Yet the popularity of the government is stronger than ever. A string of recent provincial election victories by the governing party has indicated a possibility of early national polls. Rajapakse may also call forward the presidential poll (due in 2011) to cash in on his own popularity as a strong man.

    Some commentators even suggest that the hubris of the president may lead to constitutional changes aimed at extending his hold on power beyond his impending second term. Unfortunately, international calls for an end to triumphalism may fall on deaf political ears. But whatever the president decides, he may find that making peace is harder than waging war.

    In a statement on Sri Lanka to the Australian Parliament on 14 September, the Minister for Foreign Affairs, Stephen Smith, spoke of the urgent need to resettle the IDPs and to move towards political reconciliation. He said:

    Australia has consistently stated that the solution to the conflict was never going to be by military means alone. The time is here for the Sri Lankan Government to win the peace and to forge an enduring political settlement for all Sri Lankans. This will require political reform and rapprochement between all parties and communities*6.

    These are wise words from a friend of the Sri Lankan people. But if Australia is to remain a friend of the Sri Lankan people then it must accept that IDPS, and others like them from Afghanistan or Iraq, have a right to arrive here and make their claims under the international refugee convention which Australia and over 140 other countries have signed and ratified. It is important to note that Indonesia is not a signatory to this convention.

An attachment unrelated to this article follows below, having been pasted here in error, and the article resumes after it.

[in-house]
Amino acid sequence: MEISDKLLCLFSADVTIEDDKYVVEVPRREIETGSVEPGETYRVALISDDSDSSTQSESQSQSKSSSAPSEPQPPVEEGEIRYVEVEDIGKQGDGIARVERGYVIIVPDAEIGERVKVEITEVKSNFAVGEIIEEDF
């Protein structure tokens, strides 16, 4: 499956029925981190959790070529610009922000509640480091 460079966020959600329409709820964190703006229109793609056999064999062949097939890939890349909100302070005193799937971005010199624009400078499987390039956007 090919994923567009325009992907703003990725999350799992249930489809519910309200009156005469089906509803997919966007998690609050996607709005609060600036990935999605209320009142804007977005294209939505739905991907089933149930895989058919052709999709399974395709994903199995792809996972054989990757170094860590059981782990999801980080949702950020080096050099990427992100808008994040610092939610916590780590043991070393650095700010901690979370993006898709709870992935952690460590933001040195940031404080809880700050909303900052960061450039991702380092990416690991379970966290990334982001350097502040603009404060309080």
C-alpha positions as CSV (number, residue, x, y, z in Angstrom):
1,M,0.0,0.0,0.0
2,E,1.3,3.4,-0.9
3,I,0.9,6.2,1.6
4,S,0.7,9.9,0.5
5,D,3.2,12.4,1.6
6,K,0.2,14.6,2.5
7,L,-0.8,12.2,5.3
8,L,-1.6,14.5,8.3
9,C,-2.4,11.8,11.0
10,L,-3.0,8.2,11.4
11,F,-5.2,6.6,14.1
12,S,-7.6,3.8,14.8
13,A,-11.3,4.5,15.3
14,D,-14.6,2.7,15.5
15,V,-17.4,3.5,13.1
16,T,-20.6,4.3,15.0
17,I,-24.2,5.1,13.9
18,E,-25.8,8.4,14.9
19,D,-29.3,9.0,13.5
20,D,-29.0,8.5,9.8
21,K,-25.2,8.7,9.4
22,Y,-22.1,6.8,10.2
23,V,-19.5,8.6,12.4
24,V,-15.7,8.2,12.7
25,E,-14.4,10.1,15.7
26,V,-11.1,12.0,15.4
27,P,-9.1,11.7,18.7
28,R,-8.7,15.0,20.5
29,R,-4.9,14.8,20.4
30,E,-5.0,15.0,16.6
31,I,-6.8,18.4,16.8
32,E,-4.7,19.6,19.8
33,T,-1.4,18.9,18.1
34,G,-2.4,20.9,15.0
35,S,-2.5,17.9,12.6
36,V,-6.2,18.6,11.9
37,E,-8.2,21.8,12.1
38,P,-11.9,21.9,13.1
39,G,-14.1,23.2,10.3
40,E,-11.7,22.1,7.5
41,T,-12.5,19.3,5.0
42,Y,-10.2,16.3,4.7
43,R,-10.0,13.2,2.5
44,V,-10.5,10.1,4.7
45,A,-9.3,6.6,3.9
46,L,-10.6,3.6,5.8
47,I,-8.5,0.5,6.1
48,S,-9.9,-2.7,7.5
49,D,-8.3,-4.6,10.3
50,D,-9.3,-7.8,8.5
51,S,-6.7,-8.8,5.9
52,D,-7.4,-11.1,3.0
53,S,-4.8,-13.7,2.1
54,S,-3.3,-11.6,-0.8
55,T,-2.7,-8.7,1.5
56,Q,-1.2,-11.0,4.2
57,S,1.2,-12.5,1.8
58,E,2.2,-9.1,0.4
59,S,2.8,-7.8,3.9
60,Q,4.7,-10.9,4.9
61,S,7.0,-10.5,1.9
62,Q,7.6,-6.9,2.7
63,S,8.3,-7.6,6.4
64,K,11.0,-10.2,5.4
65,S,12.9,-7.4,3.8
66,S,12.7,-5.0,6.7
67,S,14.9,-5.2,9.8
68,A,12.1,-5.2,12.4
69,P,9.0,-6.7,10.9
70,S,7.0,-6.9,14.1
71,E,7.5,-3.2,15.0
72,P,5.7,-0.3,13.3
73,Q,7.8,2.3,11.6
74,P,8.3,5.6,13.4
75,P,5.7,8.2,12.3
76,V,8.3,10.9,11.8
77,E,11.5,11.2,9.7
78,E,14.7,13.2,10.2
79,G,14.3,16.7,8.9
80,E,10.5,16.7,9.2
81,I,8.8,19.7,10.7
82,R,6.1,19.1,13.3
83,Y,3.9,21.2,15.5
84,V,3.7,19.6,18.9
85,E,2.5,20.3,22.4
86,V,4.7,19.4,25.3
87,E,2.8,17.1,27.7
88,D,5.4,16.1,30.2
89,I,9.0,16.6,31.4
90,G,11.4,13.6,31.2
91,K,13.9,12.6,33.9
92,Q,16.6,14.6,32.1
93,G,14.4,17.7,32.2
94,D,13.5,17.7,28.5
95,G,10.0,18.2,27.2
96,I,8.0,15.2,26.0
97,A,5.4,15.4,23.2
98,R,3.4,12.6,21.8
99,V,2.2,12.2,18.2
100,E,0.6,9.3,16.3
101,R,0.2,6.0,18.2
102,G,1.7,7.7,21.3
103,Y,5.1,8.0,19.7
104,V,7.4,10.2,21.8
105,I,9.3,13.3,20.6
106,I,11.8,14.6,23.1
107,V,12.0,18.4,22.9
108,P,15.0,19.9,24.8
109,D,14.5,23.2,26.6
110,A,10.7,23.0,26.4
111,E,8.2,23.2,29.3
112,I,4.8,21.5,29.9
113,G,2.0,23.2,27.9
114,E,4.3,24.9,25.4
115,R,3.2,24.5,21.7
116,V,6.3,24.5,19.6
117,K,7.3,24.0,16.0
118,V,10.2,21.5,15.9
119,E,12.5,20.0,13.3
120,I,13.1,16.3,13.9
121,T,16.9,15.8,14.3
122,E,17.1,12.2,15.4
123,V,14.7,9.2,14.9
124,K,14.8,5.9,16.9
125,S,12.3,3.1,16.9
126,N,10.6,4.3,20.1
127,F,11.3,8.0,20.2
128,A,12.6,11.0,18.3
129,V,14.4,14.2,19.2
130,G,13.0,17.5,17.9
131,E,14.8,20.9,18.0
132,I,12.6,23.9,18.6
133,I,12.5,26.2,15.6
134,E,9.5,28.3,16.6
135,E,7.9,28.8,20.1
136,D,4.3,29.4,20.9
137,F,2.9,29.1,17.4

1. Even India, Sri Lanka’s long-time ally and the traditionally dominant power in South Asia, has found itself sidelined in the past two years—to its obvious irritation. ‘China is fishing in troubled waters,’ Palaniappan Chidambaram, India’s Home Minister, warned last week.
    2. ‘We’ve seen rape used as a tactic of war before in Bosnia, Burma, Sri Lanka, and elsewhere. In too many countries and in too many cases, the perpetrators of this violence are not punished, and so this impunity encourages further attacks.’—Hillary Clinton, US Secretary of State in UN.
    3. ‘The man is young, naked, bound and blindfolded; a corpse lying across his legs. A soldier approaches…..’
    4. ‘There is a growing concern from the international community that the pace of progress is simply too slow,’ Walter Kaelin, Representative of the UN Secretary-General on the Human Rights of Internally Displaced Persons, told IRIN.
    5. ‘The government of Sri Lanka has been imprisoning without charge over a quarter of a million ethnic Tamils displaced by the conflict. The state has locked them in internment camps in the north of the country. The camps are surrounded by barbed wire, and as an incident just this past weekend in Vavuniya demonstrates, the Sri Lankan army will shoot at anyone who tries to escape.’